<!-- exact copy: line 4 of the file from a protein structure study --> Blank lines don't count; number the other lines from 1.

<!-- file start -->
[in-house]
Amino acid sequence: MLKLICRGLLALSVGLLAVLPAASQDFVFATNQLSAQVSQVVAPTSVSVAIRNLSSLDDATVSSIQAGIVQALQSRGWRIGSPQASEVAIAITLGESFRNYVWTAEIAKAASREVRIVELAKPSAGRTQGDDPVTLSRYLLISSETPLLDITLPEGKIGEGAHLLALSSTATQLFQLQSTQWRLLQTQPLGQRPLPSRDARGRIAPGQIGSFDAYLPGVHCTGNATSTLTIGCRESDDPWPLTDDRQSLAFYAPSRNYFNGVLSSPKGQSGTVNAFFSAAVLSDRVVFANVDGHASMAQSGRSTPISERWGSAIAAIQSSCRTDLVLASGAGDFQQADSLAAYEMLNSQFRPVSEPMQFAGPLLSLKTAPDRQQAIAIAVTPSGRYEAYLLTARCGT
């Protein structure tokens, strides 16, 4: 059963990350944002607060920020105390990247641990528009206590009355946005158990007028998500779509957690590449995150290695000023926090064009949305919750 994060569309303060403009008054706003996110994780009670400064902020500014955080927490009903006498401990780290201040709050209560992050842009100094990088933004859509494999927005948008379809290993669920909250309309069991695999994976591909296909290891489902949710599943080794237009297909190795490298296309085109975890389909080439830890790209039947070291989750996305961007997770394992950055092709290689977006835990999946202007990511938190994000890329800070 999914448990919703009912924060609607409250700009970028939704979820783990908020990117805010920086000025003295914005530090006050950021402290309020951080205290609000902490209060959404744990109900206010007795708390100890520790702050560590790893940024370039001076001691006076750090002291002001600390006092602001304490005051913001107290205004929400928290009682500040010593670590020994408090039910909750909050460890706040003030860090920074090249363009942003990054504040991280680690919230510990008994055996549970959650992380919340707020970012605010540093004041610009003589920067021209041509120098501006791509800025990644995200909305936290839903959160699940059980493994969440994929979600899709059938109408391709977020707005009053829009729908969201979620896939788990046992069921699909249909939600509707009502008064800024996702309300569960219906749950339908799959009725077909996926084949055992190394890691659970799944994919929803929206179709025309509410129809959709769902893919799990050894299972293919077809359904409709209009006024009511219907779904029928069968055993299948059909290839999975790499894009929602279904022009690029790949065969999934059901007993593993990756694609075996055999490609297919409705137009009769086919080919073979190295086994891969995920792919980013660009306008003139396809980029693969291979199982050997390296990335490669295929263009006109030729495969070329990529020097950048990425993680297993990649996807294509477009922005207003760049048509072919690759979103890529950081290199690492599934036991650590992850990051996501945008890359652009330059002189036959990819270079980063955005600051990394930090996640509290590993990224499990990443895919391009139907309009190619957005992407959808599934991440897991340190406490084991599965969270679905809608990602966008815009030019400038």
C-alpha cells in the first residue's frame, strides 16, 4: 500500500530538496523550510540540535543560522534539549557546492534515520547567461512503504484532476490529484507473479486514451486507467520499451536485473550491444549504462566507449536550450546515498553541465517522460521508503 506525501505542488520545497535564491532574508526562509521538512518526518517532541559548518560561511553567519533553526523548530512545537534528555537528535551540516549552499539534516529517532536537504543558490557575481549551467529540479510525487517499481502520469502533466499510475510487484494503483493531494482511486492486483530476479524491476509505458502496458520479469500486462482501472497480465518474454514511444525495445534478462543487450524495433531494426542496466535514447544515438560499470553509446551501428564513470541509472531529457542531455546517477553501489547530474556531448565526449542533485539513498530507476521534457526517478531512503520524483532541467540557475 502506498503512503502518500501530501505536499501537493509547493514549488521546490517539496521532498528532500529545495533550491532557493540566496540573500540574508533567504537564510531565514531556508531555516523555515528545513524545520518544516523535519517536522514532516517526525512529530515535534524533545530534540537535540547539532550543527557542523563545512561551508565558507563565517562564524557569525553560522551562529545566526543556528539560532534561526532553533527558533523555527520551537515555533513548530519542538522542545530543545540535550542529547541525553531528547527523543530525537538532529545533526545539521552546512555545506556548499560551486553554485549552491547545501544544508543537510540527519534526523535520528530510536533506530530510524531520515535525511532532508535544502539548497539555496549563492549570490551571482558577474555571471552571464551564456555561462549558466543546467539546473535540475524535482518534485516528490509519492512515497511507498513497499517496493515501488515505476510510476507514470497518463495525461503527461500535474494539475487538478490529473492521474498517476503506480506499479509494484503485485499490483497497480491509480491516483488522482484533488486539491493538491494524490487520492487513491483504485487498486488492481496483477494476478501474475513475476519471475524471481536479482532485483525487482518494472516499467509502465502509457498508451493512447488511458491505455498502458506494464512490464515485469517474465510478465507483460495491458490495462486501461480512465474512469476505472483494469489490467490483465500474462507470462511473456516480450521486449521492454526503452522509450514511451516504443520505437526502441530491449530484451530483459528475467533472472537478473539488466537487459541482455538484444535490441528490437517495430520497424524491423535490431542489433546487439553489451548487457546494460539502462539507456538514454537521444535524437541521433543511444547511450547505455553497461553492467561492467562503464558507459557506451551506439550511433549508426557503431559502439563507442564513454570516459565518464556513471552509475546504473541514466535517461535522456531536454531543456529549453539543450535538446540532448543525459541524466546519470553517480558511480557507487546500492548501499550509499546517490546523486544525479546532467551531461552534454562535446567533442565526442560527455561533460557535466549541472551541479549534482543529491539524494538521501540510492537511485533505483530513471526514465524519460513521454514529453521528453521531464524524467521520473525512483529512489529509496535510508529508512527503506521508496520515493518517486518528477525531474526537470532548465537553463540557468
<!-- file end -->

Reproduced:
C-alpha cells in the first residue's frame, strides 16, 4: 500500500530538496523550510540540535543560522534539549557546492534515520547567461512503504484532476490529484507473479486514451486507467520499451536485473550491444549504462566507449536550450546515498553541465517522460521508503 506525501505542488520545497535564491532574508526562509521538512518526518517532541559548518560561511553567519533553526523548530512545537534528555537528535551540516549552499539534516529517532536537504543558490557575481549551467529540479510525487517499481502520469502533466499510475510487484494503483493531494482511486492486483530476479524491476509505458502496458520479469500486462482501472497480465518474454514511444525495445534478462543487450524495433531494426542496466535514447544515438560499470553509446551501428564513470541509472531529457542531455546517477553501489547530474556531448565526449542533485539513498530507476521534457526517478531512503520524483532541467540557475 502506498503512503502518500501530501505536499501537493509547493514549488521546490517539496521532498528532500529545495533550491532557493540566496540573500540574508533567504537564510531565514531556508531555516523555515528545513524545520518544516523535519517536522514532516517526525512529530515535534524533545530534540537535540547539532550543527557542523563545512561551508565558507563565517562564524557569525553560522551562529545566526543556528539560532534561526532553533527558533523555527520551537515555533513548530519542538522542545530543545540535550542529547541525553531528547527523543530525537538532529545533526545539521552546512555545506556548499560551486553554485549552491547545501544544508543537510540527519534526523535520528530510536533506530530510524531520515535525511532532508535544502539548497539555496549563492549570490551571482558577474555571471552571464551564456555561462549558466543546467539546473535540475524535482518534485516528490509519492512515497511507498513497499517496493515501488515505476510510476507514470497518463495525461503527461500535474494539475487538478490529473492521474498517476503506480506499479509494484503485485499490483497497480491509480491516483488522482484533488486539491493538491494524490487520492487513491483504485487498486488492481496483477494476478501474475513475476519471475524471481536479482532485483525487482518494472516499467509502465502509457498508451493512447488511458491505455498502458506494464512490464515485469517474465510478465507483460495491458490495462486501461480512465474512469476505472483494469489490467490483465500474462507470462511473456516480450521486449521492454526503452522509450514511451516504443520505437526502441530491449530484451530483459528475467533472472537478473539488466537487459541482455538484444535490441528490437517495430520497424524491423535490431542489433546487439553489451548487457546494460539502462539507456538514454537521444535524437541521433543511444547511450547505455553497461553492467561492467562503464558507459557506451551506439550511433549508426557503431559502439563507442564513454570516459565518464556513471552509475546504473541514466535517461535522456531536454531543456529549453539543450535538446540532448543525459541524466546519470553517480558511480557507487546500492548501499550509499546517490546523486544525479546532467551531461552534454562535446567533442565526442560527455561533460557535466549541472551541479549534482543529491539524494538521501540510492537511485533505483530513471526514465524519460513521454514529453521528453521531464524524467521520473525512483529512489529509496535510508529508512527503506521508496520515493518517486518528477525531474526537470532548465537553463540557468